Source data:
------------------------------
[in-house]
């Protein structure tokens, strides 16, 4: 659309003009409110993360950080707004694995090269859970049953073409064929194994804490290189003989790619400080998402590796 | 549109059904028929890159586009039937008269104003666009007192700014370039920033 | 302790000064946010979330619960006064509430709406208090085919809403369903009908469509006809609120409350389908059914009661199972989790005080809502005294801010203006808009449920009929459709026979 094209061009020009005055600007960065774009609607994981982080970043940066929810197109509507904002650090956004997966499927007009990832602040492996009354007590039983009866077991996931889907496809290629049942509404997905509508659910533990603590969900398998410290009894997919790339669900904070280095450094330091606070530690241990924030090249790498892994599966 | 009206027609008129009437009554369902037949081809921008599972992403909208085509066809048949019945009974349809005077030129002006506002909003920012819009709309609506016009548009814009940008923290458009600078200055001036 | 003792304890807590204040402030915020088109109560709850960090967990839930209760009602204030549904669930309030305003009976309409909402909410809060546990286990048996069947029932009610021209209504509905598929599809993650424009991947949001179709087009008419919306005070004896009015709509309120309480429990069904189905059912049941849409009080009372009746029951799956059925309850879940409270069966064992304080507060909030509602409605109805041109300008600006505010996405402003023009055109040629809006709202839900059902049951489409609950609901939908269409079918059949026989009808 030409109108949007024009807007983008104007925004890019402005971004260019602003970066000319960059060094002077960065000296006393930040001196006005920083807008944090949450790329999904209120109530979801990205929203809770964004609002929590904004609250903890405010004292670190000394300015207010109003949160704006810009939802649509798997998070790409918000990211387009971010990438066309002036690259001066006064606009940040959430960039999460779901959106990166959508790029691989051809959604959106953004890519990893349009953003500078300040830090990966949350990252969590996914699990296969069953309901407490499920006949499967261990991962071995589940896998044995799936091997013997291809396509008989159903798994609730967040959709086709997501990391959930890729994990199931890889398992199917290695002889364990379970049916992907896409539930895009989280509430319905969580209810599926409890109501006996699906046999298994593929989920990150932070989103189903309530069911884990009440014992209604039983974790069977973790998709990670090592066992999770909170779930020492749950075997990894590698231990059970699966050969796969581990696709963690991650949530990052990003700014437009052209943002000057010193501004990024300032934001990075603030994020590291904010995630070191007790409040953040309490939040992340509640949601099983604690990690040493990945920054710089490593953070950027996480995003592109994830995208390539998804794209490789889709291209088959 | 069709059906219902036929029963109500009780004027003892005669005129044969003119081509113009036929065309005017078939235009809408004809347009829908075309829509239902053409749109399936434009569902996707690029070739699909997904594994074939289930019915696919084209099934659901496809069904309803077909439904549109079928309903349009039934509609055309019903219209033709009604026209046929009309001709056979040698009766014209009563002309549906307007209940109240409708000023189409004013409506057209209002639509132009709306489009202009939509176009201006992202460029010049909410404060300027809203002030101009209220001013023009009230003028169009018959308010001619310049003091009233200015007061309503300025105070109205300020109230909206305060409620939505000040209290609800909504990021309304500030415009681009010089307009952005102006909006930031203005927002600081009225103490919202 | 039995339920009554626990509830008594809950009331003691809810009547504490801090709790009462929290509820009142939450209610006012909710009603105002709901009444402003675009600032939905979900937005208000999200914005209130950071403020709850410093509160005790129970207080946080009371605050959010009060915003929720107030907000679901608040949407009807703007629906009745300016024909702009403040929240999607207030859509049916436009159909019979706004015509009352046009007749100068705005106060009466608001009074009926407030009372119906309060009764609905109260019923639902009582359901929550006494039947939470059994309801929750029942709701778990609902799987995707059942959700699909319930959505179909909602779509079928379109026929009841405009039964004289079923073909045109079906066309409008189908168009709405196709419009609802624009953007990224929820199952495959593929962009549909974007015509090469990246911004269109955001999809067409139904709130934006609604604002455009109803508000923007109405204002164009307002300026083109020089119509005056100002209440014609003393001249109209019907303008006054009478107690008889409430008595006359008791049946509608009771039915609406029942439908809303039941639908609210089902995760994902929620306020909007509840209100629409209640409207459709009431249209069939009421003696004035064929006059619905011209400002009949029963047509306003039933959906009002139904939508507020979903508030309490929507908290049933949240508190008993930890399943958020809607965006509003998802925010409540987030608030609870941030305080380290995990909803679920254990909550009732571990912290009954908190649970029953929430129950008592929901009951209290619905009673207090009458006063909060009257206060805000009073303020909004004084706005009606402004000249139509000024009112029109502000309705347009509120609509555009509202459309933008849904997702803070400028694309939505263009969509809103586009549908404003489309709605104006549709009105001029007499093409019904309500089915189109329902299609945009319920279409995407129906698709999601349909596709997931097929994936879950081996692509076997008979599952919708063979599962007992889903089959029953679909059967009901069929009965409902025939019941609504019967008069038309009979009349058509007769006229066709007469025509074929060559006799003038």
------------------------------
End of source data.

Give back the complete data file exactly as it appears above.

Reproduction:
[in-house]
């Protein structure tokens, strides 16, 4: 659309003009409110993360950080707004694995090269859970049953073409064929194994804490290189003989790619400080998402590796 | 549109059904028929890159586009039937008269104003666009007192700014370039920033 | 302790000064946010979330619960006064509430709406208090085919809403369903009908469509006809609120409350389908059914009661199972989790005080809502005294801010203006808009449920009929459709026979 094209061009020009005055600007960065774009609607994981982080970043940066929810197109509507904002650090956004997966499927007009990832602040492996009354007590039983009866077991996931889907496809290629049942509404997905509508659910533990603590969900398998410290009894997919790339669900904070280095450094330091606070530690241990924030090249790498892994599966 | 009206027609008129009437009554369902037949081809921008599972992403909208085509066809048949019945009974349809005077030129002006506002909003920012819009709309609506016009548009814009940008923290458009600078200055001036 | 003792304890807590204040402030915020088109109560709850960090967990839930209760009602204030549904669930309030305003009976309409909402909410809060546990286990048996069947029932009610021209209504509905598929599809993650424009991947949001179709087009008419919306005070004896009015709509309120309480429990069904189905059912049941849409009080009372009746029951799956059925309850879940409270069966064992304080507060909030509602409605109805041109300008600006505010996405402003023009055109040629809006709202839900059902049951489409609950609901939908269409079918059949026989009808 030409109108949007024009807007983008104007925004890019402005971004260019602003970066000319960059060094002077960065000296006393930040001196006005920083807008944090949450790329999904209120109530979801990205929203809770964004609002929590904004609250903890405010004292670190000394300015207010109003949160704006810009939802649509798997998070790409918000990211387009971010990438066309002036690259001066006064606009940040959430960039999460779901959106990166959508790029691989051809959604959106953004890519990893349009953003500078300040830090990966949350990252969590996914699990296969069953309901407490499920006949499967261990991962071995589940896998044995799936091997013997291809396509008989159903798994609730967040959709086709997501990391959930890729994990199931890889398992199917290695002889364990379970049916992907896409539930895009989280509430319905969580209810599926409890109501006996699906046999298994593929989920990150932070989103189903309530069911884990009440014992209604039983974790069977973790998709990670090592066992999770909170779930020492749950075997990894590698231990059970699966050969796969581990696709963690991650949530990052990003700014437009052209943002000057010193501004990024300032934001990075603030994020590291904010995630070191007790409040953040309490939040992340509640949601099983604690990690040493990945920054710089490593953070950027996480995003592109994830995208390539998804794209490789889709291209088959 | 069709059906219902036929029963109500009780004027003892005669005129044969003119081509113009036929065309005017078939235009809408004809347009829908075309829509239902053409749109399936434009569902996707690029070739699909997904594994074939289930019915696919084209099934659901496809069904309803077909439904549109079928309903349009039934509609055309019903219209033709009604026209046929009309001709056979040698009766014209009563002309549906307007209940109240409708000023189409004013409506057209209002639509132009709306489009202009939509176009201006992202460029010049909410404060300027809203002030101009209220001013023009009230003028169009018959308010001619310049003091009233200015007061309503300025105070109205300020109230909206305060409620939505000040209290609800909504990021309304500030415009681009010089307009952005102006909006930031203005927002600081009225103490919202 | 039995339920009554626990509830008594809950009331003691809810009547504490801090709790009462929290509820009142939450209610006012909710009603105002709901009444402003675009600032939905979900937005208000999200914005209130950071403020709850410093509160005790129970207080946080009371605050959010009060915003929720107030907000679901608040949407009807703007629906009745300016024909702009403040929240999607207030859509049916436009159909019979706004015509009352046009007749100068705005106060009466608001009074009926407030009372119906309060009764609905109260019923639902009582359901929550006494039947939470059994309801929750029942709701778990609902799987995707059942959700699909319930959505179909909602779509079928379109026929009841405009039964004289079923073909045109079906066309409008189908168009709405196709419009609802624009953007990224929820199952495959593929962009549909974007015509090469990246911004269109955001999809067409139904709130934006609604604002455009109803508000923007109405204002164009307002300026083109020089119509005056100002209440014609003393001249109209019907303008006054009478107690008889409430008595006359008791049946509608009771039915609406029942439908809303039941639908609210089902995760994902929620306020909007509840209100629409209640409207459709009431249209069939009421003696004035064929006059619905011209400002009949029963047509306003039933959906009002139904939508507020979903508030309490929507908290049933949240508190008993930890399943958020809607965006509003998802925010409540987030608030609870941030305080380290995990909803679920254990909550009732571990912290009954908190649970029953929430129950008592929901009951209290619905009673207090009458006063909060009257206060805000009073303020909004004084706005009606402004000249139509000024009112029109502000309705347009509120609509555009509202459309933008849904997702803070400028694309939505263009969509809103586009549908404003489309709605104006549709009105001029007499093409019904309500089915189109329902299609945009319920279409995407129906698709999601349909596709997931097929994936879950081996692509076997008979599952919708063979599962007992889903089959029953679909059967009901069929009965409902025939019941609504019967008069038309009979009349058509007769006229066709007469025509074929060559006799003038």